Since that time, the corner office on Lake Avenue has seen no less than six JRC publishers, including one on an interim basis and another recently transplanted from the Troy Record. The Saratogian continues to hang around 10,000 daily subscribers, making it the smallest daily publication in the region to report circulation numbers, despite being located in a city with a population of 31,000 and a rapidly growing county of more than 265,000 residents.

But the penny-pinching JRC swindlers seem very content with the increasingly recalcitrant Lombardo, who seems equally smug with doing virtually nothing to improve the quality of the newspaper. Of course, “to succeed in this market, you have to believe in evolution,” a veteran news editor was once quoted saying.

"You don't have to be the big guy to survive, but you have to be able to adapt," Lombardo told the Times Union during a journalism seminar in 1991.

Well, it’s high time for a true news organization to pluck The Saratogian from the corporate clutches of JRC and “adapt” Lombardo into an early retirement –or at least out of her job. Maybe then, some good community journalism can return to the Spa City

Thursday, March 22, 2007

Leave those kids alone

In a random survey of 170 parents across the Saratoga Springs middle and high school parents, a solid 86 percent likened themselves to an ostrich with its head in the sand and don’t think their kids booze. An even greater number of these parents –89 percent –also happened to forget in its entirety, their adolescence and the teenage predilection for boozing. Shocking numbers were the recent poll of alcohol and substance abuse conducted by the Saratoga Partnership for Prevention amounted to anything more than a hill of beans.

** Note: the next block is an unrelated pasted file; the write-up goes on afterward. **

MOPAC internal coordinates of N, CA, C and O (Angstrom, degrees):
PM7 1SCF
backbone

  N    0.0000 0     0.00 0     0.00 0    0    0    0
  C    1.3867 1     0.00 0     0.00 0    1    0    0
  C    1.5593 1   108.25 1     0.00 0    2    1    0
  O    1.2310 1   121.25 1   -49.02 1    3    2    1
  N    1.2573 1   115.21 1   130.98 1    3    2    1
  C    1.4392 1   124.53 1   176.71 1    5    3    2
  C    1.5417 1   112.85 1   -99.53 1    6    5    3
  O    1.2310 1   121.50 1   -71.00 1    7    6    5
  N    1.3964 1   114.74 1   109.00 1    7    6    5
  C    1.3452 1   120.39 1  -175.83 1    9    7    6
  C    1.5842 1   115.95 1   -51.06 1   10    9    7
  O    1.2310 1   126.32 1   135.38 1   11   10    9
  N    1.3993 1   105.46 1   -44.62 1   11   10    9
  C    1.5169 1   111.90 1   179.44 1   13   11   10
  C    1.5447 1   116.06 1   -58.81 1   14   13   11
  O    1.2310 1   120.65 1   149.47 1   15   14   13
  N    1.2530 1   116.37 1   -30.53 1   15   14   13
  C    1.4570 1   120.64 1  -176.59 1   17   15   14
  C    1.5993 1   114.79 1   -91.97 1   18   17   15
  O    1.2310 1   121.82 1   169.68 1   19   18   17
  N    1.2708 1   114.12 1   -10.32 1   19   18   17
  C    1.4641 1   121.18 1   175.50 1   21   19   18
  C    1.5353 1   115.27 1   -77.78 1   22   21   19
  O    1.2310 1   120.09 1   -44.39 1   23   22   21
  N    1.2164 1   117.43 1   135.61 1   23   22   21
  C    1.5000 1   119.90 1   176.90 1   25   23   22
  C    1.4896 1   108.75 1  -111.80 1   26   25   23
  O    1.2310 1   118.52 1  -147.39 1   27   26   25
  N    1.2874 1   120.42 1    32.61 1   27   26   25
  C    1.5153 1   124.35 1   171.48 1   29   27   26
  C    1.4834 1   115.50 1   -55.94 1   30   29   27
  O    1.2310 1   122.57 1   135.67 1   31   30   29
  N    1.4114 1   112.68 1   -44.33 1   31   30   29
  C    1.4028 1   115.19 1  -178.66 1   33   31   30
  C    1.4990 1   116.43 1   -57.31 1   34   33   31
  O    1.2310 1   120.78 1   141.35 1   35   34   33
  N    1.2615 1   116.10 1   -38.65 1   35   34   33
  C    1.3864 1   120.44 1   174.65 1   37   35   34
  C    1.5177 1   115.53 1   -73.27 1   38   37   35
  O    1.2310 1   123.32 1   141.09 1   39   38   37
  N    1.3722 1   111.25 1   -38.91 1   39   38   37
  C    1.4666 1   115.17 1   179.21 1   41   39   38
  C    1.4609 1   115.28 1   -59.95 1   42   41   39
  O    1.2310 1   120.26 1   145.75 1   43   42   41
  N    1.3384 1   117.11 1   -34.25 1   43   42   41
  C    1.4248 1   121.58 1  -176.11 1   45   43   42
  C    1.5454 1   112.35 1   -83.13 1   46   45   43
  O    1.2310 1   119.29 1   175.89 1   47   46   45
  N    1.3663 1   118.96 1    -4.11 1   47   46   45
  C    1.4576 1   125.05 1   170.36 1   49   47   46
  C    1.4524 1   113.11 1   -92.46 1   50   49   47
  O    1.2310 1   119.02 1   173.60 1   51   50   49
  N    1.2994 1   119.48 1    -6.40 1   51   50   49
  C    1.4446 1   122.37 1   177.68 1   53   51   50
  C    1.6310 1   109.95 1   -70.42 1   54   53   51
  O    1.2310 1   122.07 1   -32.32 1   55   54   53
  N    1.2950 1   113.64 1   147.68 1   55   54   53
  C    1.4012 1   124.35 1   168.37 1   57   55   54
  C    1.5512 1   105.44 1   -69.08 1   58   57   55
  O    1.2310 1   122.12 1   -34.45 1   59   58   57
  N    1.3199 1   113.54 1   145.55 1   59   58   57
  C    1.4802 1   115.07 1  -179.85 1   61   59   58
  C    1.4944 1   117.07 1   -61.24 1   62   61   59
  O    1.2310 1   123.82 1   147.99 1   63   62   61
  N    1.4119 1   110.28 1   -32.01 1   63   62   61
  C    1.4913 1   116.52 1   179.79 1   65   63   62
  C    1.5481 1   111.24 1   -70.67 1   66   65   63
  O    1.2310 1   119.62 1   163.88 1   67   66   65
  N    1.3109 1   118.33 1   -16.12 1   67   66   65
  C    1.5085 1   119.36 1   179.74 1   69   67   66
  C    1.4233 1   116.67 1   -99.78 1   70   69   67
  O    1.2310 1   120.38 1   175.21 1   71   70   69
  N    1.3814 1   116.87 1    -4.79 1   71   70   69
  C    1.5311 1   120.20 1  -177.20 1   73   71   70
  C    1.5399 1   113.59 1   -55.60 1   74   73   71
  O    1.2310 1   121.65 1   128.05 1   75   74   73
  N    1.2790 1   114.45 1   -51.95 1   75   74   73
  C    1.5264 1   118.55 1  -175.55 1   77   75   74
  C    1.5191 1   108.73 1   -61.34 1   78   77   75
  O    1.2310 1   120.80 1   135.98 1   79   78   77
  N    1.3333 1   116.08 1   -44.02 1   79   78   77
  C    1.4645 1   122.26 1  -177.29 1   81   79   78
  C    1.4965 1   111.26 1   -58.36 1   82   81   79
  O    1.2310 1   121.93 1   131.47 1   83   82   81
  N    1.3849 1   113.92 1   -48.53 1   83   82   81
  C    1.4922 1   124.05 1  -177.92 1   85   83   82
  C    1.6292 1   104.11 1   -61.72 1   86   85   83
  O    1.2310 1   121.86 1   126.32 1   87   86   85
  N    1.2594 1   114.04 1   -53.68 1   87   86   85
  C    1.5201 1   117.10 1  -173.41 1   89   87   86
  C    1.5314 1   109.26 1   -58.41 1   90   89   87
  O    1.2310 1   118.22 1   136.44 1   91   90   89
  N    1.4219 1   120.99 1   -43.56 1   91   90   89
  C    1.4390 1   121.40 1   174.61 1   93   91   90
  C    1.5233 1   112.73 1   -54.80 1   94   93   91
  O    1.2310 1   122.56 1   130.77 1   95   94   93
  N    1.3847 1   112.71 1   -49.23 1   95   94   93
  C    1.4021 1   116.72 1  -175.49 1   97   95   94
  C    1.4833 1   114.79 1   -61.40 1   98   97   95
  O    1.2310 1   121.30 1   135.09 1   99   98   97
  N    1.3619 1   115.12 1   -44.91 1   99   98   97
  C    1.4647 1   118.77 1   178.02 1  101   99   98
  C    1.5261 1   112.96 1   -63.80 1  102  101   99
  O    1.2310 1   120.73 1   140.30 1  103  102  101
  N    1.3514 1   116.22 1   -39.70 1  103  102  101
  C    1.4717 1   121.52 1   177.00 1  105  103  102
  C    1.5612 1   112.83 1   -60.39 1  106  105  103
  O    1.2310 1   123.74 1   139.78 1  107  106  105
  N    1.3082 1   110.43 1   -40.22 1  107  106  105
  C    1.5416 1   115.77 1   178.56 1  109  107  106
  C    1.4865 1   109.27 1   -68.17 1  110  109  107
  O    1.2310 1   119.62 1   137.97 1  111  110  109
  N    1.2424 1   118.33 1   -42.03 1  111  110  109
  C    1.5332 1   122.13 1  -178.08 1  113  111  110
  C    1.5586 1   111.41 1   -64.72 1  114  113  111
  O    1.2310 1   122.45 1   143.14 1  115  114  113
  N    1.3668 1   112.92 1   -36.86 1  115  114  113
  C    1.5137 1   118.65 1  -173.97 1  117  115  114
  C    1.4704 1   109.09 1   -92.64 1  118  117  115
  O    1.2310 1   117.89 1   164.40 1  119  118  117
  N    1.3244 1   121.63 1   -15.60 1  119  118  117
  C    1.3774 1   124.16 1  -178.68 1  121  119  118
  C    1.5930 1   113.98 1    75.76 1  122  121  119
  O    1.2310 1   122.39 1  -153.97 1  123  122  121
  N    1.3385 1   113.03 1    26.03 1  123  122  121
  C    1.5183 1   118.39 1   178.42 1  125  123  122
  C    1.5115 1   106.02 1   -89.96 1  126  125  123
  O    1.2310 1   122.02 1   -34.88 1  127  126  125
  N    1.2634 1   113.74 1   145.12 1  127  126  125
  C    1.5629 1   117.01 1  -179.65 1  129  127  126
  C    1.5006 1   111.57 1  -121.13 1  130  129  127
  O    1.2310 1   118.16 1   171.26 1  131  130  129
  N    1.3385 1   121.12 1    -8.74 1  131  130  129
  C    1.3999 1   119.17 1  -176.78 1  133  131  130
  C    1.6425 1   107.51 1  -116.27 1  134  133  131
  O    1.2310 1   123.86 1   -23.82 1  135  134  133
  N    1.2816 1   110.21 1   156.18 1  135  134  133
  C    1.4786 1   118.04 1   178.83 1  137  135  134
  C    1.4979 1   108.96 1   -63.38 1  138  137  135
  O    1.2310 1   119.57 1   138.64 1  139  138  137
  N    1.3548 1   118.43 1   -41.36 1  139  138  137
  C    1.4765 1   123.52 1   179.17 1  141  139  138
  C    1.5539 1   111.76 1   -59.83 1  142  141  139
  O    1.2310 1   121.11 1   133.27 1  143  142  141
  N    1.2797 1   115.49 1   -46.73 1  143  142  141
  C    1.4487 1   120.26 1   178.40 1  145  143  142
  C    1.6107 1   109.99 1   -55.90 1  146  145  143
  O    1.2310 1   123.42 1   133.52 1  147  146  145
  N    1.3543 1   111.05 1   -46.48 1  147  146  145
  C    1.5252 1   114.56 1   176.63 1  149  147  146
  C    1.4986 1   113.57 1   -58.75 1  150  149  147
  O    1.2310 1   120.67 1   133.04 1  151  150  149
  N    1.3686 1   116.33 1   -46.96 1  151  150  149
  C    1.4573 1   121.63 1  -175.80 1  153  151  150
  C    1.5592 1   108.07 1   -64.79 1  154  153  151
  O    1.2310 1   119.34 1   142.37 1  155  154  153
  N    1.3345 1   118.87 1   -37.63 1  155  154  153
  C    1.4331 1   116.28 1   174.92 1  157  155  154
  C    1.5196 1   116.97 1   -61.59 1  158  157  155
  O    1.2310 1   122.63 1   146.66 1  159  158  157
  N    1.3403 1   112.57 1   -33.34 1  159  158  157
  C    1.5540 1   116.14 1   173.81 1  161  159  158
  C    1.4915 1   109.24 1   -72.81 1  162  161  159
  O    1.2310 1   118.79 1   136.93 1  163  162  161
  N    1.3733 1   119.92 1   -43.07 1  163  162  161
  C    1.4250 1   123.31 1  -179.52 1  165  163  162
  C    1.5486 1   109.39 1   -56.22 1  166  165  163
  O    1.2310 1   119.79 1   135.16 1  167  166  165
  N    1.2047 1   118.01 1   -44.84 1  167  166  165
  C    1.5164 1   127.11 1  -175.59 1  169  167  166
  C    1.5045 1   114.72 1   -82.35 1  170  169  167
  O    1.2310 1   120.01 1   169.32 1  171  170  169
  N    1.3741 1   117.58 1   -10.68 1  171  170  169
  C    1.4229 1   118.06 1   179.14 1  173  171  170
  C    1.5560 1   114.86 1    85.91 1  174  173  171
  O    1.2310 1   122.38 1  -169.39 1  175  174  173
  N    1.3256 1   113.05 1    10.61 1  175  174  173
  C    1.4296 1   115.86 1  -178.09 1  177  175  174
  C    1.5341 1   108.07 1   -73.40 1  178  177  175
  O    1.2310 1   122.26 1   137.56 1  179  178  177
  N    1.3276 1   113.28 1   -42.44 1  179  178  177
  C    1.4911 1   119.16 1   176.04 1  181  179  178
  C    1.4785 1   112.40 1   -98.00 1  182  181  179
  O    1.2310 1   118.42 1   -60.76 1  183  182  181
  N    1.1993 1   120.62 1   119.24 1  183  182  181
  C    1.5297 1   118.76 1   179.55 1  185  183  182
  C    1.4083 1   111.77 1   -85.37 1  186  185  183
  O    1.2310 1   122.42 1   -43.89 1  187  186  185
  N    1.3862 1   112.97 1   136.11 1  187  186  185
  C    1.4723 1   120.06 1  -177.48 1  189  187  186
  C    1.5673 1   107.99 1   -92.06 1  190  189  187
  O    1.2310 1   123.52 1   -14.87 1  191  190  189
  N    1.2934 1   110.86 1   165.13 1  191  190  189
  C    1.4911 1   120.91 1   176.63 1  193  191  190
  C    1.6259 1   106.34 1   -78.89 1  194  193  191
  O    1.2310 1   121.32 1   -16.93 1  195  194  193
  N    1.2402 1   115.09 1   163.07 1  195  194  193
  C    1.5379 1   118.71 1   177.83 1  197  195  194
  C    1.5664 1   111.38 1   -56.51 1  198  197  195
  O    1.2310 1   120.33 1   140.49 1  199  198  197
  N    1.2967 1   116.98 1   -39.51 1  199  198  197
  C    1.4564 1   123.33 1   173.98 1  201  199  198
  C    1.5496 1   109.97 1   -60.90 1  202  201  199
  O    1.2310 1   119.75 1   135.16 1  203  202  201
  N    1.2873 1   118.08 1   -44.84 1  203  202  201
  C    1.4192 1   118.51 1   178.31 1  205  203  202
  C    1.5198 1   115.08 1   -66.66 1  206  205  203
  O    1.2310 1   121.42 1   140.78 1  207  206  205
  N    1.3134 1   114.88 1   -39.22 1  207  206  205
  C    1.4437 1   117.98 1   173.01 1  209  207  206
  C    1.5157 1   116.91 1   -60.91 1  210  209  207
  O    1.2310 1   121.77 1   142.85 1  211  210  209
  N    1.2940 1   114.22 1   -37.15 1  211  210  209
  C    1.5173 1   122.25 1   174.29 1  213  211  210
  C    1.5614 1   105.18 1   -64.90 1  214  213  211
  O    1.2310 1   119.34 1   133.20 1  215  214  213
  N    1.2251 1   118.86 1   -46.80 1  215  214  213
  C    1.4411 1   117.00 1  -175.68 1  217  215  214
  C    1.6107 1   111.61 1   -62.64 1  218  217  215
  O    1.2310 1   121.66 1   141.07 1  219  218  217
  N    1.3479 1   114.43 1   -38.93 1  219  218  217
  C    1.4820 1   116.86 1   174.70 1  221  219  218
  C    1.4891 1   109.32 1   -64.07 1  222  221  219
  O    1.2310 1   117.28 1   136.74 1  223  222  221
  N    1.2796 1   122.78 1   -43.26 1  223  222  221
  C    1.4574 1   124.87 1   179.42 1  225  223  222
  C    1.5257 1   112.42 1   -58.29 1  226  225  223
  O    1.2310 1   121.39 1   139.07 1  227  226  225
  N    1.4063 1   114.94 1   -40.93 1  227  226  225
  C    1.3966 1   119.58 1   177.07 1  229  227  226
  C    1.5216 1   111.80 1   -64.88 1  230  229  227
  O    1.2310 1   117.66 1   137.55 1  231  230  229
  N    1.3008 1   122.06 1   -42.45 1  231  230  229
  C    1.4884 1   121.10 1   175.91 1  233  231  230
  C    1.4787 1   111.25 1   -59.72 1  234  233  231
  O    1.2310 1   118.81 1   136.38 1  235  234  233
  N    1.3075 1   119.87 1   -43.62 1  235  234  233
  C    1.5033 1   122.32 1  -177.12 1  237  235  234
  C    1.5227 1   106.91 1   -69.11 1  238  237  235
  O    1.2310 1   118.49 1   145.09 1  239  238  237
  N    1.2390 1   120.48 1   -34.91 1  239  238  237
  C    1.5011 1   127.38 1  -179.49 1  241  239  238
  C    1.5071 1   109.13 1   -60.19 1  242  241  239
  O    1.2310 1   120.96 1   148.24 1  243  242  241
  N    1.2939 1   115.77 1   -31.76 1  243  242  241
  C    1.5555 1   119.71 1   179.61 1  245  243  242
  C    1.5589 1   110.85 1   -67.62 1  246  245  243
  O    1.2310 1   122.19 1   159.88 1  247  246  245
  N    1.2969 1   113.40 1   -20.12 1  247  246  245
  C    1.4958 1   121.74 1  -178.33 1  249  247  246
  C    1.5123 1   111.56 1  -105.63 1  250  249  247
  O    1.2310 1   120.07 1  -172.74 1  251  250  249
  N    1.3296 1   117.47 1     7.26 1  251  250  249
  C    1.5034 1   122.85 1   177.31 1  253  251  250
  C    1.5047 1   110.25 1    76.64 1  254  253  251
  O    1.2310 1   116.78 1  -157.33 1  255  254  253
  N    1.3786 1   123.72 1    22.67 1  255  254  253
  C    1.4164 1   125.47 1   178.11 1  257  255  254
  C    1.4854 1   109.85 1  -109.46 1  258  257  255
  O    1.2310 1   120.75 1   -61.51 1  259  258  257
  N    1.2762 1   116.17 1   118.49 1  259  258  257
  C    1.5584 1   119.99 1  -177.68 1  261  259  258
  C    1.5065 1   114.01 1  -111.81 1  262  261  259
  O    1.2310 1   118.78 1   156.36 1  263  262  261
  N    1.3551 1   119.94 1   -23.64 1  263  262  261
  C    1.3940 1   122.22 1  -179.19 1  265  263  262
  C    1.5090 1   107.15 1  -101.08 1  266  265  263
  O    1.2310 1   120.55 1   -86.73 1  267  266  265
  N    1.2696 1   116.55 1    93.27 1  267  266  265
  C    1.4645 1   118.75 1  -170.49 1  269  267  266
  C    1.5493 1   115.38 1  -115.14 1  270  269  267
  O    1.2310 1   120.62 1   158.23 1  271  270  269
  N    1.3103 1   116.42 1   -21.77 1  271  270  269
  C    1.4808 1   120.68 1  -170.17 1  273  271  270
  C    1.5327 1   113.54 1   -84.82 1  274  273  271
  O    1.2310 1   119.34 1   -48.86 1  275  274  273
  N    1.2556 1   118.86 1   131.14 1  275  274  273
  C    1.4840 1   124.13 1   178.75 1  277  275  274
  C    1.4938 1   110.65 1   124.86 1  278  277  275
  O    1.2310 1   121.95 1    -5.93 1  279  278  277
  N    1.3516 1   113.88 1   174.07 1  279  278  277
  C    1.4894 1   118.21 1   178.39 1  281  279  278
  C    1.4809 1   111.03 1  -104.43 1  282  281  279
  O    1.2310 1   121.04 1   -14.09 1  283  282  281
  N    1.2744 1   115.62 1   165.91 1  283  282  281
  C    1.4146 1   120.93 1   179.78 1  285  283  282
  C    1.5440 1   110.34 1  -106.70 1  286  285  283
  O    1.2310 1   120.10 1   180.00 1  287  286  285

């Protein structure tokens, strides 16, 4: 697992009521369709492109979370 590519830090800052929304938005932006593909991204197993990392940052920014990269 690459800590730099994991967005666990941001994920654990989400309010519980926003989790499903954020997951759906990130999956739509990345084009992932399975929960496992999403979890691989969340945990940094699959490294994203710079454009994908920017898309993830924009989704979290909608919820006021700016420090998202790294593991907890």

Unfortunately, the survey, like many of its ilk, is remarkably misleading when taking into consideration the district as a whole. Although the article published Thursday in The Saratogian doesn’t bother with piddling details such as how many students were polled –there are roughly 3,700 teens attending the middle and high school –it does give us one detail: 170 parents filled out the anonymous questionnaire.

Even if every parent in the district was single, this means about 4 percent of them were used in the survey, which is hardly scientific by any standards. In other words, the survey is a good scare tactic to raise some ignorant eyebrows, but is just about useless as a barometer of the alcohol and drug rates in the district. And at least the hill of beans can be used for a nice chili con carne, something the aforementioned survey just doesn’t have in its capacity.

To form the hypothesis that alcohol and drugs aren't used among the student population is just sheer ignorance. But gauging how prevalent they are is something that is very tricky, if not impossible to do –especially using an anonymous survey. Perhaps the only true measure is studying the age and grade level of teens seeking treatment at alcohol and drug rehabilitation centers, such as the well-known Four Winds; or maybe by correlating the number of teenage alcohol and drug related arrests made in the city.

Then again, the survey itself seems almost as a plea from the partnership for prevention to justify its own existence. It’s not that this coalition of community leaders is ill-willed or misguided; just that their mission is one of herculean difficulty, when one considers the task of preventing alcohol use among later adolescents.

Drinking is something that is deeply ingrained in American Culture, as is binging and excess. These are elements that promulgated freely throughout the ages, including this modern one. Whether it’s on the silver screen with Bogart-esque character saddling up to the bar for a mid-afternoon cocktail or a bunch of bikini clad women bouncing around a beer bash on television, kids learn pretty damn quickly that getting hammered is both pleasurable and popular. And now that the drinking age is 21, it’s also the solid denominator of adulthood.